Figure 6 illustrates the line scanning results of the joint at different rotating speeds.

As observed in Figure 5a, when the rotational speed is 210 r/min, steel chips remain unpeeled at the interface, and a compound layer develops at the interface.

Based on Figure 6a, the thickness of the compound layer is approximately 1 μm, and a small amount of Ni is dissolved within it.

Table 4 identifies the compound layer as the FeAl3 phase.

In Figure 5b, when the rotation speed is 420 r/min, the interface transition layer is firmly bonded without noticeable gaps.

Combining with Figure 6b, it is apparent that the three elements Al, Fe, and Ni on the transition layer have diffused noticeably, and the thickness of the diffusion layer is about 1.3 μm.

According to Table 4, the atomic ratio of Al element and Fe element in the compound layer is equal, and the interface layer can be recognized as the FeAl phase, with Al3Ni particles adhering to the interface.

The weld contains numerous micron-sized particles dispersed throughout it.

Based on prior analysis, the micron-sized particles consist of the original structure of the broken welding wire and steel chips.

Fig.5   Microstructure of joints at different rotational speeds

Table 4   Chemical compositions analyzed by EDS energy spectrum for each point in Figure 5 (at.%)

RegionAlFeSiNiCuProduct
183.61.10.613.90.8Al3Ni
275.917.53.90.81.9FeAl3
347.9546.041.044.480.49FeAl
476.72.220.60.5Al3Ni
585.53.110.80.6Al3Ni
670.725.720.90.7Fe2Al5

Fig.6   Line scan results at different rotation speeds

As depicted in Figure 5c, there is a crack defect about 1.5 m wide at the interface when the rotation speed is 660 r/min.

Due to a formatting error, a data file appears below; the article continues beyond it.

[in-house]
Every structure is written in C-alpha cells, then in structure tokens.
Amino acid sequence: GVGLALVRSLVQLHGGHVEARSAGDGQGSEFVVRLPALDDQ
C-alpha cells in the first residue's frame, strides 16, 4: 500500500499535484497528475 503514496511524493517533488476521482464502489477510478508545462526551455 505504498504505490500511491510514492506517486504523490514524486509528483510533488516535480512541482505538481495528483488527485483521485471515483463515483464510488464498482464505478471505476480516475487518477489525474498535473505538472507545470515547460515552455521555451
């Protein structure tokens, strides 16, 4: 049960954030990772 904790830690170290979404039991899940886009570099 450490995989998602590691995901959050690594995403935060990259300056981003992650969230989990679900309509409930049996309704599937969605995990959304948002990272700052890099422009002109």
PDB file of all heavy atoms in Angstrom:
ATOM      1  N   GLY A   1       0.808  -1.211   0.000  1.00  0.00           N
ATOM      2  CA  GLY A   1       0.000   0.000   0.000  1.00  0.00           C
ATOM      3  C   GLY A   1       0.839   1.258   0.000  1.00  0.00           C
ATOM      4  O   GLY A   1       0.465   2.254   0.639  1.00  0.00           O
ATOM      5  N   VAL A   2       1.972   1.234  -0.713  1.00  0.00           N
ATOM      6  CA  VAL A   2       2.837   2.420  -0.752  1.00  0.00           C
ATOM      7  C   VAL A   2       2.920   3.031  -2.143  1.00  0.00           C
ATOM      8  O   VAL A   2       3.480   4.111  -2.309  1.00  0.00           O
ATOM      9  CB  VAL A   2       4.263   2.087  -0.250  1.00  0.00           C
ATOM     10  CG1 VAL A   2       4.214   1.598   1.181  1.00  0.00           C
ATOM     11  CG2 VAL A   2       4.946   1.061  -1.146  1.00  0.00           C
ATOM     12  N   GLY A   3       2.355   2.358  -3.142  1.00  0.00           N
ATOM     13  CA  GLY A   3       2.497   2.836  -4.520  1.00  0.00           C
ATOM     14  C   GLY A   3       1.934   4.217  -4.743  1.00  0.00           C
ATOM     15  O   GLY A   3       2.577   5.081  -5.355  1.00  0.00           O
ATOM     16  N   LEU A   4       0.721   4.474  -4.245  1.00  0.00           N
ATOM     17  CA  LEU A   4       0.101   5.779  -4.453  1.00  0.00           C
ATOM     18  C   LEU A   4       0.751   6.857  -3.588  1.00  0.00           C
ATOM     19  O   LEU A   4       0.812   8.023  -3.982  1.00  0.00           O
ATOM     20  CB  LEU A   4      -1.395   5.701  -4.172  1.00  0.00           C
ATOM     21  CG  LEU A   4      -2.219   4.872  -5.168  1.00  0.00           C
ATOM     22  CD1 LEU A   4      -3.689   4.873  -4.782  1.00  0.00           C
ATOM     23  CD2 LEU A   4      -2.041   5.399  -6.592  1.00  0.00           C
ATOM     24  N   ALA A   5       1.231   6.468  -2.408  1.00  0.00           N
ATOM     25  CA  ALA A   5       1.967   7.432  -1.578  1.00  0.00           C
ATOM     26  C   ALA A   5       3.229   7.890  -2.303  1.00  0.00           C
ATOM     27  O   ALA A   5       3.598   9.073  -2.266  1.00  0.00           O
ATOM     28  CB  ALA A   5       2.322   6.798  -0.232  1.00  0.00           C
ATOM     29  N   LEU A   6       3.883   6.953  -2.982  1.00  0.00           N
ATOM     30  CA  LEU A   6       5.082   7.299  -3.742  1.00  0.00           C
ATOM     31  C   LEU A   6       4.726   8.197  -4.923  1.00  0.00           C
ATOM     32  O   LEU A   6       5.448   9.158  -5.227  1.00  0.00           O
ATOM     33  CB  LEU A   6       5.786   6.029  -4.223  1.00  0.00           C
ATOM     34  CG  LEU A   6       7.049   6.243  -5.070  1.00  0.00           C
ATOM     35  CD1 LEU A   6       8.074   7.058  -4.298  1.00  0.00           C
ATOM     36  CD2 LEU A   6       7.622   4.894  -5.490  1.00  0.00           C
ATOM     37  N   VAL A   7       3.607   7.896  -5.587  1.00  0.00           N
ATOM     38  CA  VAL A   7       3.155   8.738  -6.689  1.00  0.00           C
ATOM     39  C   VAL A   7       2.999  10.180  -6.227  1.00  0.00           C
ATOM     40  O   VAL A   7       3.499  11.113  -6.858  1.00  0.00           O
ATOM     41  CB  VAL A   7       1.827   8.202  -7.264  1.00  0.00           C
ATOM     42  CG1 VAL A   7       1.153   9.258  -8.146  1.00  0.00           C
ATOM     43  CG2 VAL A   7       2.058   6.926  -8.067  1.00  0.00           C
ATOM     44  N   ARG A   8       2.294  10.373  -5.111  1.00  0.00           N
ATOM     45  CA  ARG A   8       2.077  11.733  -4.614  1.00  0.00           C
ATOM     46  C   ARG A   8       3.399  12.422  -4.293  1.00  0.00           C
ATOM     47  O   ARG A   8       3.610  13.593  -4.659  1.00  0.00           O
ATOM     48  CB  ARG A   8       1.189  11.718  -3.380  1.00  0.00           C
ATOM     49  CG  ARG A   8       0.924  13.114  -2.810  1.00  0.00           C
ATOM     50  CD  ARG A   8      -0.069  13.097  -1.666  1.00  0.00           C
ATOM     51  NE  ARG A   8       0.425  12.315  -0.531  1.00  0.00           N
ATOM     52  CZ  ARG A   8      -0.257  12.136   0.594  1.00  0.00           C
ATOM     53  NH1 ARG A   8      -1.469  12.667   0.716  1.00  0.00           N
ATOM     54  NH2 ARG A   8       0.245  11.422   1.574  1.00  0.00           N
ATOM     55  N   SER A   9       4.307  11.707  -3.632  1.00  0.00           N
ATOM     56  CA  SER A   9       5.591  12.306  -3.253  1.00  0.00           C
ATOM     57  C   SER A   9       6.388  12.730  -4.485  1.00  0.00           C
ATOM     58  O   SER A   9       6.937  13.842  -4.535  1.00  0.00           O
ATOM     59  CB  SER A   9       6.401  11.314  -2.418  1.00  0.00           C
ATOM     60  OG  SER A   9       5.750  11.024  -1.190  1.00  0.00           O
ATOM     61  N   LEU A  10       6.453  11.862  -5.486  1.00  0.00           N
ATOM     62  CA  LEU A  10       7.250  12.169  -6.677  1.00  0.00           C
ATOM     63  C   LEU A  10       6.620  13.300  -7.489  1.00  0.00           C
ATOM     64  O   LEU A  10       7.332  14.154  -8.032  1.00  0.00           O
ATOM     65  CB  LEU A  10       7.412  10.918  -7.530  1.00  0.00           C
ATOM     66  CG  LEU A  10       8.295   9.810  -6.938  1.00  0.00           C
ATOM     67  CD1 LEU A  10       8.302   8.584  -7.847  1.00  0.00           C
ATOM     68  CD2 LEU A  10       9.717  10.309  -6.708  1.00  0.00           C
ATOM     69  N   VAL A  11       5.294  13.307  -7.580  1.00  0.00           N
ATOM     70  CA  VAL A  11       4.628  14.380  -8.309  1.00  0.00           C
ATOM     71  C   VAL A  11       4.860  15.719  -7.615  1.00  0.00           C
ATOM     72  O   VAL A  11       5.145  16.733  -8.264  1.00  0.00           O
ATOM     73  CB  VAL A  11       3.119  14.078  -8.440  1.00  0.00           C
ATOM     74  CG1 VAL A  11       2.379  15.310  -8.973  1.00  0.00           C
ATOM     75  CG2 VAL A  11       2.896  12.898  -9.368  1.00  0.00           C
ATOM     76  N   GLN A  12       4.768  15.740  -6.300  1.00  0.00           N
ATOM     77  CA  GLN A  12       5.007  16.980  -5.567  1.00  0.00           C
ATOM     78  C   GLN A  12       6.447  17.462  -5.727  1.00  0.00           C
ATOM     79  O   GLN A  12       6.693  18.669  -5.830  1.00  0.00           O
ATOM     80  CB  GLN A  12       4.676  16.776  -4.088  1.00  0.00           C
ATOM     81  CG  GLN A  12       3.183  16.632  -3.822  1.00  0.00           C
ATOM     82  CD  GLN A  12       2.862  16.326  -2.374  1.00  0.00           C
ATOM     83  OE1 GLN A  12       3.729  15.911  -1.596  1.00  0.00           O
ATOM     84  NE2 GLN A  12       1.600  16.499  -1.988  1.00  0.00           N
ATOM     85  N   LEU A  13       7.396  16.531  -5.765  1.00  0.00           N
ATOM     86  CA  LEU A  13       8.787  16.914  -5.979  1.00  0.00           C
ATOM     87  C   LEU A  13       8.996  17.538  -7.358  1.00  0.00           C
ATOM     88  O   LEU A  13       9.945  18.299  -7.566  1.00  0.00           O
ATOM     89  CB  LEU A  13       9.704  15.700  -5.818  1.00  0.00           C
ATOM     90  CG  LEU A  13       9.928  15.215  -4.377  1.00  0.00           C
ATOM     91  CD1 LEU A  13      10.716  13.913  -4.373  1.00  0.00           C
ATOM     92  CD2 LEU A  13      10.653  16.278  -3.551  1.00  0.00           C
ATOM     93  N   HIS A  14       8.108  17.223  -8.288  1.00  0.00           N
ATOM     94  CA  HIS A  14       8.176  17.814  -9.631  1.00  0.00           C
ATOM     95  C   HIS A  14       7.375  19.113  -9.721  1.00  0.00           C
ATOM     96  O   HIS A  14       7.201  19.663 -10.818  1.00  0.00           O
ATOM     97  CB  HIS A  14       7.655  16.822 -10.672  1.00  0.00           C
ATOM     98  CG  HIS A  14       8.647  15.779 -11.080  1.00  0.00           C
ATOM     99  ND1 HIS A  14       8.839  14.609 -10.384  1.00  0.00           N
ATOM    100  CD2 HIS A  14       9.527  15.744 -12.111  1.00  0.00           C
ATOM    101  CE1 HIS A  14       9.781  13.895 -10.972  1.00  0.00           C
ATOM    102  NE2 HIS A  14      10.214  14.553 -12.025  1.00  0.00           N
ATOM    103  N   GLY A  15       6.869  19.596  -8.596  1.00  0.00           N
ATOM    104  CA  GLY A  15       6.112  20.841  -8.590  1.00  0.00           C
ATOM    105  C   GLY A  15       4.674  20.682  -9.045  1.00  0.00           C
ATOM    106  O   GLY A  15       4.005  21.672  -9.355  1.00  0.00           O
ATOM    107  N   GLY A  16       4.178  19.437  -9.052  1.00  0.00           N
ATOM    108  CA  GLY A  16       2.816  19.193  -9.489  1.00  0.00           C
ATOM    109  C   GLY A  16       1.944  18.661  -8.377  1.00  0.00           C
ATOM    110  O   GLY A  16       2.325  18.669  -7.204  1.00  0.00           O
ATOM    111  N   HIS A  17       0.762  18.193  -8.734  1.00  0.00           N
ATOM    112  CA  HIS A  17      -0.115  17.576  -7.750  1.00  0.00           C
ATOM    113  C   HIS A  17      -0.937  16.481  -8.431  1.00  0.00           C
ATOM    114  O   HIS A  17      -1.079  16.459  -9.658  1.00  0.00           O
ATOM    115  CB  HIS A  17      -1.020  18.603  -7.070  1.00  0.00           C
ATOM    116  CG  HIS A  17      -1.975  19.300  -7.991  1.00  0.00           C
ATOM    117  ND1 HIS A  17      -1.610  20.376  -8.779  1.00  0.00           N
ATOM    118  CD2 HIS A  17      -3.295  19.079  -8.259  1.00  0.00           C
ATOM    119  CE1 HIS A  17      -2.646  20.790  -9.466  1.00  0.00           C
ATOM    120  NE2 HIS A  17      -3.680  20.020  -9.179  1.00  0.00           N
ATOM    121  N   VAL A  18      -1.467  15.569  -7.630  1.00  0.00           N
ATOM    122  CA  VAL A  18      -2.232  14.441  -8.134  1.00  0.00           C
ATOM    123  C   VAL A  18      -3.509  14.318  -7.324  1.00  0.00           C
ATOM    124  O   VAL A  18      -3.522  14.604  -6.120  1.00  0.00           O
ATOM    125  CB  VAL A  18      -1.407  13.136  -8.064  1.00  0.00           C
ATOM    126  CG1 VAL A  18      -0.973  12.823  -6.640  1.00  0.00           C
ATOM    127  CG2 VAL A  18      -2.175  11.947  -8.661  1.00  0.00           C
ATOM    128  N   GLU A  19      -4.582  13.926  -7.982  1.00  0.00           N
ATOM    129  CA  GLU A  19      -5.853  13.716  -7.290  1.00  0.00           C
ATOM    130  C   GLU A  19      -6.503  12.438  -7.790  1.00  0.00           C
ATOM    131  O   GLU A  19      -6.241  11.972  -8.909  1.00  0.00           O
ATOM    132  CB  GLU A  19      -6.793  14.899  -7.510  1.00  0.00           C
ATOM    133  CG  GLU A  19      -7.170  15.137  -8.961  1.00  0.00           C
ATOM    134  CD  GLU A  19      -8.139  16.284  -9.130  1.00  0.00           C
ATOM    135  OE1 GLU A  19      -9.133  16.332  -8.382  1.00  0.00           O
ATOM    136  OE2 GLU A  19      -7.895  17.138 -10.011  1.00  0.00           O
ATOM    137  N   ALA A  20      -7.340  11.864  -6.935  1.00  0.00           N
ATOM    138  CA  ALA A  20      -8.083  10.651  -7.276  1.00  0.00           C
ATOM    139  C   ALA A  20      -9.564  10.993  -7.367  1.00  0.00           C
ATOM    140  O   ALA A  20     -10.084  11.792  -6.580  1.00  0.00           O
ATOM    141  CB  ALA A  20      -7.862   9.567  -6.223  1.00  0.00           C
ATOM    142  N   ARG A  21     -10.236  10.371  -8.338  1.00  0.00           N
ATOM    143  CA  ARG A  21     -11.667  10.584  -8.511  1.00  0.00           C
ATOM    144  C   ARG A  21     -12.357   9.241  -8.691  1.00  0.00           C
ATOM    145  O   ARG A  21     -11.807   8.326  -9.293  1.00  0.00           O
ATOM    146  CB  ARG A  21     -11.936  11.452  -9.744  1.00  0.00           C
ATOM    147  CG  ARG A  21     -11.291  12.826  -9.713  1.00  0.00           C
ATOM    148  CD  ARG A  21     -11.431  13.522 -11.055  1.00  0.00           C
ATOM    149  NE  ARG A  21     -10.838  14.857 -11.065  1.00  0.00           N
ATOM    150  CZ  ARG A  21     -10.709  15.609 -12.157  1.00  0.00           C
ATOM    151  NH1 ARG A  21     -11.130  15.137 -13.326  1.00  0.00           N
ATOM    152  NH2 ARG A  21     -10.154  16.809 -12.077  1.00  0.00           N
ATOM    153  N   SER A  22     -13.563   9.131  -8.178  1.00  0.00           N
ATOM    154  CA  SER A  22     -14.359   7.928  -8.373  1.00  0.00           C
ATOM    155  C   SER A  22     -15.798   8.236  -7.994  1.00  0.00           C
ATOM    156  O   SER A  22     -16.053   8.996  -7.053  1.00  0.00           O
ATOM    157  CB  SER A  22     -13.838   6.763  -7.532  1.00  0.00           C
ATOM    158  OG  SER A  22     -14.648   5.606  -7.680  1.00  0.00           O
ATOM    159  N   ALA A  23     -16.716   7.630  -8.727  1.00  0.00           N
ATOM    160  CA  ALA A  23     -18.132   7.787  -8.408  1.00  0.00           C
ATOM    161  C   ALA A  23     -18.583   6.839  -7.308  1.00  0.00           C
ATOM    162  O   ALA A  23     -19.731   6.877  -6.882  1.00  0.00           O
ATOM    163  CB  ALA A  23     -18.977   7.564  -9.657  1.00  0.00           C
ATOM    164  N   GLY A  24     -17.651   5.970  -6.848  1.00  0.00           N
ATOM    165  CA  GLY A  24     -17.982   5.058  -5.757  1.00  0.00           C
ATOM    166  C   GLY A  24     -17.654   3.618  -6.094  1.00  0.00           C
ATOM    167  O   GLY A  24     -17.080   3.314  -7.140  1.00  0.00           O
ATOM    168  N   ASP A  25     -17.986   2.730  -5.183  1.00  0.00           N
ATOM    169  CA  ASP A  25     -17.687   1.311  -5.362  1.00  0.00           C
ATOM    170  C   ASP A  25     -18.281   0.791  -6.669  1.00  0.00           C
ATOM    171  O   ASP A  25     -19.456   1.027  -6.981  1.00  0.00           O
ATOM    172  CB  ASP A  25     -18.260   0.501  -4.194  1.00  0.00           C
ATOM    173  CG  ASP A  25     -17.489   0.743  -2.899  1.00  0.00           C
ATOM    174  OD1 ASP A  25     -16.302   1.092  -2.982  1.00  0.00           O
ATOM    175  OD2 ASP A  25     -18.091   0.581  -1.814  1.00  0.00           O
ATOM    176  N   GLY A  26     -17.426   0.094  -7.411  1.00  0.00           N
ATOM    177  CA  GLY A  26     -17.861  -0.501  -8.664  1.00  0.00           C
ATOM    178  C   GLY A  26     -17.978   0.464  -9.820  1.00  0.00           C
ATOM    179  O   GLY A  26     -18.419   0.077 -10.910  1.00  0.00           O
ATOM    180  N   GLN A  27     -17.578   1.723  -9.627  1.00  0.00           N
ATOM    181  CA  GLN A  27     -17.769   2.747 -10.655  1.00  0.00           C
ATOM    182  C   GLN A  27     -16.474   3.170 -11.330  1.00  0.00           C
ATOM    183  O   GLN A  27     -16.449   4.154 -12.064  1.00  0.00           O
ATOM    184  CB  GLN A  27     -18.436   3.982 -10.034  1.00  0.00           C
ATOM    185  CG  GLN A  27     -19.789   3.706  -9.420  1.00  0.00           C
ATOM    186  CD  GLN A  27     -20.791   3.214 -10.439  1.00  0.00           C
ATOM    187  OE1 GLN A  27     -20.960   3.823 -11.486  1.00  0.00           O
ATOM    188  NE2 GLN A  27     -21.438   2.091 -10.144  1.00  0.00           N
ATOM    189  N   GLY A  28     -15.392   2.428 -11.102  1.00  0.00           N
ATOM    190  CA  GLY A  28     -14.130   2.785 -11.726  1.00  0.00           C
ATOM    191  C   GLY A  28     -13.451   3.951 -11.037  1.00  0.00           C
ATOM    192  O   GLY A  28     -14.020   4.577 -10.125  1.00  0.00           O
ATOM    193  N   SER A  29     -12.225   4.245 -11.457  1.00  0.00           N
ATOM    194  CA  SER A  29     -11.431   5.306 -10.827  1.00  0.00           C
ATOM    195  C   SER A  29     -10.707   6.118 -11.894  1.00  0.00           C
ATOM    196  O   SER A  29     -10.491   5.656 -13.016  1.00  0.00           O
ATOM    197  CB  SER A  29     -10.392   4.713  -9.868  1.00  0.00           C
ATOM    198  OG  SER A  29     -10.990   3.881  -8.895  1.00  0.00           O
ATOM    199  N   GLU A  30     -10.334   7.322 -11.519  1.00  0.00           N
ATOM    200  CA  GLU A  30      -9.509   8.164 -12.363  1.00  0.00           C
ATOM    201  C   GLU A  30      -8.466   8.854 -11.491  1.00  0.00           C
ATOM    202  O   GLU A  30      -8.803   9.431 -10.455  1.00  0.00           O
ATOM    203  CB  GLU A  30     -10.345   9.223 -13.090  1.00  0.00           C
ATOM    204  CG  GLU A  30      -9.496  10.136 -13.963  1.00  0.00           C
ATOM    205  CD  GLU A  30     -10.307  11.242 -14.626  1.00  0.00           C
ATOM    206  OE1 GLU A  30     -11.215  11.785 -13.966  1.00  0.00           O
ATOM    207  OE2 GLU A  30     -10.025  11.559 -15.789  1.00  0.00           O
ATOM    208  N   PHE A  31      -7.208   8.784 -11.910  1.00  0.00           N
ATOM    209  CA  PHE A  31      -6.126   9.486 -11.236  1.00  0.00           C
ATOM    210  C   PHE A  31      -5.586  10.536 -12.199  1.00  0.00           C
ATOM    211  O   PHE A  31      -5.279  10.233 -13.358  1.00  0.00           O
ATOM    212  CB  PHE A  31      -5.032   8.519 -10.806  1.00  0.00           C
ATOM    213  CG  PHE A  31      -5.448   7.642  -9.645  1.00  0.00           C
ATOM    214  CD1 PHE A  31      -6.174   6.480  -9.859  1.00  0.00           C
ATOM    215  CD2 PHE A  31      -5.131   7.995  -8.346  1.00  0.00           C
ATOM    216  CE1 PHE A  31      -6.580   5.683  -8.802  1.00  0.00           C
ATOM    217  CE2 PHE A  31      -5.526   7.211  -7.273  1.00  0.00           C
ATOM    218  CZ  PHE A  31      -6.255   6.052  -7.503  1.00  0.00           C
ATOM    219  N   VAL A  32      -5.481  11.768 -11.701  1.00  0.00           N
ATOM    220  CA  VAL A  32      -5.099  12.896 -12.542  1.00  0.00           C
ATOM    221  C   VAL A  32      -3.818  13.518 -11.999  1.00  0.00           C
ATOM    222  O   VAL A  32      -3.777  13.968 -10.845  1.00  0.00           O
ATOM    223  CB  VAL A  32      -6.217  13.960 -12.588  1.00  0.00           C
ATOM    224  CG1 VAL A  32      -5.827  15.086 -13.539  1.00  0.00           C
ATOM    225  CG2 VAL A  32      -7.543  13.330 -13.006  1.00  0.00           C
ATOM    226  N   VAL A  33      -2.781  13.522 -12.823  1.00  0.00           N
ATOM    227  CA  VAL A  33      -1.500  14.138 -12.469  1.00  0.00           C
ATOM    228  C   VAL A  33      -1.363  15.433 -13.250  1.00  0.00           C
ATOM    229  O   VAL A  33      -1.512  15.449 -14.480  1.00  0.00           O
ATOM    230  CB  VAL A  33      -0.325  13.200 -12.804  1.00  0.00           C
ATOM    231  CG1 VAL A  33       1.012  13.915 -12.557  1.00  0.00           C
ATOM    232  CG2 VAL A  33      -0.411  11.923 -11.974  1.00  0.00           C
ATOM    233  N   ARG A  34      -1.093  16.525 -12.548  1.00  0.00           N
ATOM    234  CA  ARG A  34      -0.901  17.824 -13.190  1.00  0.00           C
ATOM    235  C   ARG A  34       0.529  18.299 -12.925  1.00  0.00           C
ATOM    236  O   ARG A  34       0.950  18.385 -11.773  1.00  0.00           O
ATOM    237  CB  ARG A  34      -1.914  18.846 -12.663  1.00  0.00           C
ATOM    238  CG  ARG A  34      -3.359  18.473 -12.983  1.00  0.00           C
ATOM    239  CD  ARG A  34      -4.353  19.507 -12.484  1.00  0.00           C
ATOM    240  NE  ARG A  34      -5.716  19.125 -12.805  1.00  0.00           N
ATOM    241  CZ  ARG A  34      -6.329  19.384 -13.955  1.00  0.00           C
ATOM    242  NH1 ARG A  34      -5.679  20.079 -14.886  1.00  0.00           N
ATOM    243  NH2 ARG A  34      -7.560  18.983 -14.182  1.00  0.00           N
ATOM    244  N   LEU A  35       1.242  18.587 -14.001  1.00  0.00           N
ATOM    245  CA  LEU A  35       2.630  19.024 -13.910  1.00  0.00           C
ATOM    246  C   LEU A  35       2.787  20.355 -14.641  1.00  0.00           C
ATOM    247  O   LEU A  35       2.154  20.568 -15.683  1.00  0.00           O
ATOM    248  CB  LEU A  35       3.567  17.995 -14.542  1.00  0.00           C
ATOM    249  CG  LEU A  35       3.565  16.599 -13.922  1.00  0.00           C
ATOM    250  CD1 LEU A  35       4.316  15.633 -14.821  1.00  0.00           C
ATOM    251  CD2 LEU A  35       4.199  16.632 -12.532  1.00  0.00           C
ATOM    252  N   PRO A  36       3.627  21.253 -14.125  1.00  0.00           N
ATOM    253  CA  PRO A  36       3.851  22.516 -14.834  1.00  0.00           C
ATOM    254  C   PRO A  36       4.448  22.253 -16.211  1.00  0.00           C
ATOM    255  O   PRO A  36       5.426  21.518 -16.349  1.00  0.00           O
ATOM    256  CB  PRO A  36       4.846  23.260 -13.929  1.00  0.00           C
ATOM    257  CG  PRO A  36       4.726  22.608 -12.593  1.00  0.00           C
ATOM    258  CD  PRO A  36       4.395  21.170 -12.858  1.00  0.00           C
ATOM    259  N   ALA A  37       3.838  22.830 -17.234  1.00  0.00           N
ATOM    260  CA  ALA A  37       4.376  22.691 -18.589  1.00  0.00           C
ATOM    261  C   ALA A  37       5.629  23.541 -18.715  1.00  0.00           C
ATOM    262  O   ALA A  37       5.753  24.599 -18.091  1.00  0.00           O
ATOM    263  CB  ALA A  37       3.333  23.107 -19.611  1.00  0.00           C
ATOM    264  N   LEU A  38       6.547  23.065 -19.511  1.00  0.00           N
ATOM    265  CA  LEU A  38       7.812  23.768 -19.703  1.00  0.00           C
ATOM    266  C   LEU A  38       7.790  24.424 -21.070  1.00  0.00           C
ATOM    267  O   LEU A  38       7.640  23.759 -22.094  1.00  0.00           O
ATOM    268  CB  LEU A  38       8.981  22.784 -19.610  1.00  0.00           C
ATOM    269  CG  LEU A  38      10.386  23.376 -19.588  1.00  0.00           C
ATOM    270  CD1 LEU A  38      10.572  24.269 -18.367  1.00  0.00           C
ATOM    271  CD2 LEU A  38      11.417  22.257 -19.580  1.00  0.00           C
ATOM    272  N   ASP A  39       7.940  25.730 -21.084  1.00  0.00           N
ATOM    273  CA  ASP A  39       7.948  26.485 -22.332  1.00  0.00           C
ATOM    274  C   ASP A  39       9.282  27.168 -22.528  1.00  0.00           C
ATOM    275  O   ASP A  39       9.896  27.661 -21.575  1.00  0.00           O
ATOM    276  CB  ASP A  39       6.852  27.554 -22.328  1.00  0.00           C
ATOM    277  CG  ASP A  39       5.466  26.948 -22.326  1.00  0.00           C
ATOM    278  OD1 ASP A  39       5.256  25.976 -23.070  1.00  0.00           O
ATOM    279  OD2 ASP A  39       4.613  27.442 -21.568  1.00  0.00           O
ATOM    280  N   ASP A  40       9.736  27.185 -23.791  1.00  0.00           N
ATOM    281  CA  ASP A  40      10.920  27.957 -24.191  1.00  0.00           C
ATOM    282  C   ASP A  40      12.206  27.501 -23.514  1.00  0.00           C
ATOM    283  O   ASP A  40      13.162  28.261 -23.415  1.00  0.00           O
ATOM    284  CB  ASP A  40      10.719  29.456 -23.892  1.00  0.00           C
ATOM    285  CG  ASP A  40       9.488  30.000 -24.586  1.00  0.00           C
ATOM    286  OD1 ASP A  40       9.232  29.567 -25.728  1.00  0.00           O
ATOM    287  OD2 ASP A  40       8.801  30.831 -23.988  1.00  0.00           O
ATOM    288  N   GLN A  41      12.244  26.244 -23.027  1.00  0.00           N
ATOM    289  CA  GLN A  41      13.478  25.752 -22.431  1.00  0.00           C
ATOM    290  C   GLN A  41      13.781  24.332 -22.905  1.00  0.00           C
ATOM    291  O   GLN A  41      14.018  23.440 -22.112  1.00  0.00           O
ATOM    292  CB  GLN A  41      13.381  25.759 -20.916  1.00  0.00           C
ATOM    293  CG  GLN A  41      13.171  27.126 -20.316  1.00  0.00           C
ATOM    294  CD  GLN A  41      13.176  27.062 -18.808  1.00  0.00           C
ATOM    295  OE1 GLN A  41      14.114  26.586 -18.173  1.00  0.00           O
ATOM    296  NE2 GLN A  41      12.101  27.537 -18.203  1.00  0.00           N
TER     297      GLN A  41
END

The compound layer at the interface is distributed intermittently, and the weld zone still contains a large number of fine particles.

Table 4 shows that the compound layer product is Fe2Al5 phase, and according to Figure 6c, its thickness is about 3.7 μm.

The analysis indicates that the formation of the intermetallic compound layer is necessary to establish a connection between aluminum and steel. However, the thickness and composition of the compound layer significantly affect the mechanical properties of the joint.

If the bonding layer is excessively thick, the compound layer may crack under the influence of residual stress after welding, which could deteriorate the mechanical properties of the joint.

The compound layer can be classified into two types: Fe-rich FeAl phase and Fe3Al phase, and Al-rich FeAl3 and Fe2Al5 phase.

From a toughness standpoint, the Fe-rich phase exhibits superior toughness.

During friction stir welding, the rotational speed significantly impacts the joint’s heat input.

If the rotational speed is too low, the heat input is insufficient.

Ideally, the intermetallic compound layer formed by the joint should be thin.